Atomic Structure of Surfaces

Part of the Springer Series in Surface Sciences book series (SSSUR, volume 30)


Even though the surface of a crystal may appear very smooth at the first glance, the experimental evidence shows that it is heterogeneous at a microscopic scale, i.e., when observed with an electron microscope. It exhibits steps with various heights separating domains made of atomic planes in which point defects such as adatoms, advacancies and kinks can be detected. This is the so called TLK (Terrace, Ledge, Kink) model (Fig. 3.1). However, at the atomic scale, the surface of a crystal is well organized. Most atoms are found in ordered rows characterized by well defined interatomic distances. These domains extend over some tens of atomic rows, this size depending, obviously, on the preparation of the sample.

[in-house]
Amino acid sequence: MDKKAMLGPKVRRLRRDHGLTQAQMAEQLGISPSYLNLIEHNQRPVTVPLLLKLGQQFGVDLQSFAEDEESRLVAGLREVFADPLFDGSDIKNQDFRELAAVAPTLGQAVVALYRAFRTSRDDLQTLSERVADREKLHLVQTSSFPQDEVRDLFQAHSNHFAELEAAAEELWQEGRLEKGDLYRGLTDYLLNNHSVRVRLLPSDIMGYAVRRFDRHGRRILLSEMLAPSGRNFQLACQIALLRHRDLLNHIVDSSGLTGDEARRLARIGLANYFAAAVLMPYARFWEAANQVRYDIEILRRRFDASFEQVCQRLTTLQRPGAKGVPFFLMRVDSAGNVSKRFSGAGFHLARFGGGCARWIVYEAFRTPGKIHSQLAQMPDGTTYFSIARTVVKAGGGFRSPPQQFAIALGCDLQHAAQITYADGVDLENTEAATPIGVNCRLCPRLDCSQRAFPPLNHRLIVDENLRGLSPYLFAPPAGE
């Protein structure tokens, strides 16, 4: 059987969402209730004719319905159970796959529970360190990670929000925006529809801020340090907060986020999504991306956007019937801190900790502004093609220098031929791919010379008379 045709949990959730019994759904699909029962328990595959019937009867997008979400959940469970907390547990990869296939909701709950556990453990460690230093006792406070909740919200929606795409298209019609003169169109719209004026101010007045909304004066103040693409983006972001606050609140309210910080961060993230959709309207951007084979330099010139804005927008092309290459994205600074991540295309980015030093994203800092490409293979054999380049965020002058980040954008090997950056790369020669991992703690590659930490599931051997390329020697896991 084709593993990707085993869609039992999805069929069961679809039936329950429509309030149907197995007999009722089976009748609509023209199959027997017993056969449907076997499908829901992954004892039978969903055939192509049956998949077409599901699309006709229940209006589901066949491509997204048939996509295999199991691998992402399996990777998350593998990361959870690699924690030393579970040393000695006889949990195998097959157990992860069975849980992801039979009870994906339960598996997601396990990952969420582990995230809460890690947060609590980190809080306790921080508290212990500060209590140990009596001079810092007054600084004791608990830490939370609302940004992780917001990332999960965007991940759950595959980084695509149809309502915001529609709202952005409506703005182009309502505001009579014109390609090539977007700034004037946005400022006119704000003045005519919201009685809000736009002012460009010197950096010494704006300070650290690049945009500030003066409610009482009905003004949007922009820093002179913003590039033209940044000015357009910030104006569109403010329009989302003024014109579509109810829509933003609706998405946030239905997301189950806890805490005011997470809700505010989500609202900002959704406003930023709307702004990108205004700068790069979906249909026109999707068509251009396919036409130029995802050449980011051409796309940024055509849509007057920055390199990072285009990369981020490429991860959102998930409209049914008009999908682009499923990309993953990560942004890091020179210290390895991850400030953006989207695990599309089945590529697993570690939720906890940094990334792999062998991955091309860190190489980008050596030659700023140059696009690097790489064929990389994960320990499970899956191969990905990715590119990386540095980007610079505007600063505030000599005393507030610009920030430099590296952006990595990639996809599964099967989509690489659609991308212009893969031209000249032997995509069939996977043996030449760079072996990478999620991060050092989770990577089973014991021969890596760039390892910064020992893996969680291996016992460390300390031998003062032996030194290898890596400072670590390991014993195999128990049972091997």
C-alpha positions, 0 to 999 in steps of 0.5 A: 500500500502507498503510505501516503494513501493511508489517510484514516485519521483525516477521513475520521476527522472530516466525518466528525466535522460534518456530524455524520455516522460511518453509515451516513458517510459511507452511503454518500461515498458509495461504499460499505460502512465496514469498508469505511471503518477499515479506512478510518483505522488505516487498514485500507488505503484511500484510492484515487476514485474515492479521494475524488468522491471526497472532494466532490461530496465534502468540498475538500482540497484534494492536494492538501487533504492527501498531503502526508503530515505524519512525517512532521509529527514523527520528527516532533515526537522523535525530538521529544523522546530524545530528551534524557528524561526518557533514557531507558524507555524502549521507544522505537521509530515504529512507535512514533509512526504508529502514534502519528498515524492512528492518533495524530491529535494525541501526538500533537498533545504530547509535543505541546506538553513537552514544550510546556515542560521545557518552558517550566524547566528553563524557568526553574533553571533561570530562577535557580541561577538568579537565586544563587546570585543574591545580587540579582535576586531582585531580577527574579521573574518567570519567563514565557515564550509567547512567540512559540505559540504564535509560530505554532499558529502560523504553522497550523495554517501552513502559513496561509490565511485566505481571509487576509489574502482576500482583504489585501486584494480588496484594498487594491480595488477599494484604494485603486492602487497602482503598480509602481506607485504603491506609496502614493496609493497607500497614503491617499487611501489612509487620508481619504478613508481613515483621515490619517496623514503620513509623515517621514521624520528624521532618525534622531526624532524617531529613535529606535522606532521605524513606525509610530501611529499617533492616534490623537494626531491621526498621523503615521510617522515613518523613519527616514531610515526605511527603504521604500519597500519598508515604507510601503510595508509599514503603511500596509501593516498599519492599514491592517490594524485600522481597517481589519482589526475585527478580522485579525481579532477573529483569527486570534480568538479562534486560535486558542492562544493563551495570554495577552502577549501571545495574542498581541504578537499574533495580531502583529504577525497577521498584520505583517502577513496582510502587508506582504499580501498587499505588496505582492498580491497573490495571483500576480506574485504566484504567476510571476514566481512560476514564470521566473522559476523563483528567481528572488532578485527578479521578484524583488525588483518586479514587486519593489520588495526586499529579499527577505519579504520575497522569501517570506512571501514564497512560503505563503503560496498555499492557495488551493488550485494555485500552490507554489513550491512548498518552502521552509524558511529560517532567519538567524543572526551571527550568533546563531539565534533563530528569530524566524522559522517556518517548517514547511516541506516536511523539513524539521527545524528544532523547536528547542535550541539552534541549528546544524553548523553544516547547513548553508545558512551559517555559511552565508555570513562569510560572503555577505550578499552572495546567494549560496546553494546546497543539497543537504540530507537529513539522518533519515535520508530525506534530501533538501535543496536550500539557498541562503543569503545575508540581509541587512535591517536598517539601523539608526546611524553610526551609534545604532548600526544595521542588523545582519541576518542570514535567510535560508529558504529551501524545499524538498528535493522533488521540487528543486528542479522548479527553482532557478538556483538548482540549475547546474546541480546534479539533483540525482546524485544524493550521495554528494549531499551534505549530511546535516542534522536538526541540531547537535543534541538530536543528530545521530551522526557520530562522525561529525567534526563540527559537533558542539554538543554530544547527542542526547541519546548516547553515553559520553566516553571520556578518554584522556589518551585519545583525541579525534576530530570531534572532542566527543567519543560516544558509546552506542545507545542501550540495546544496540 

Atomic Structure Scan Tunneling Microscopy Reciprocal Lattice Scan Tunneling Microscopy Image Body Centered Cubic 
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© Springer-Verlag Berlin Heidelberg 1993

Authors and Affiliations

  1. 1.National de la Recherche Scientifique Service de Recherche sur les Surfaces et l’Irradiation de la MatièreCentre d’Etudes de SaclayFrance
  2. 2.National de la Recherche Scientifique Laboratoire de Physique des SolidesUniversité Paris-Sud Centre d’OrsayFrance

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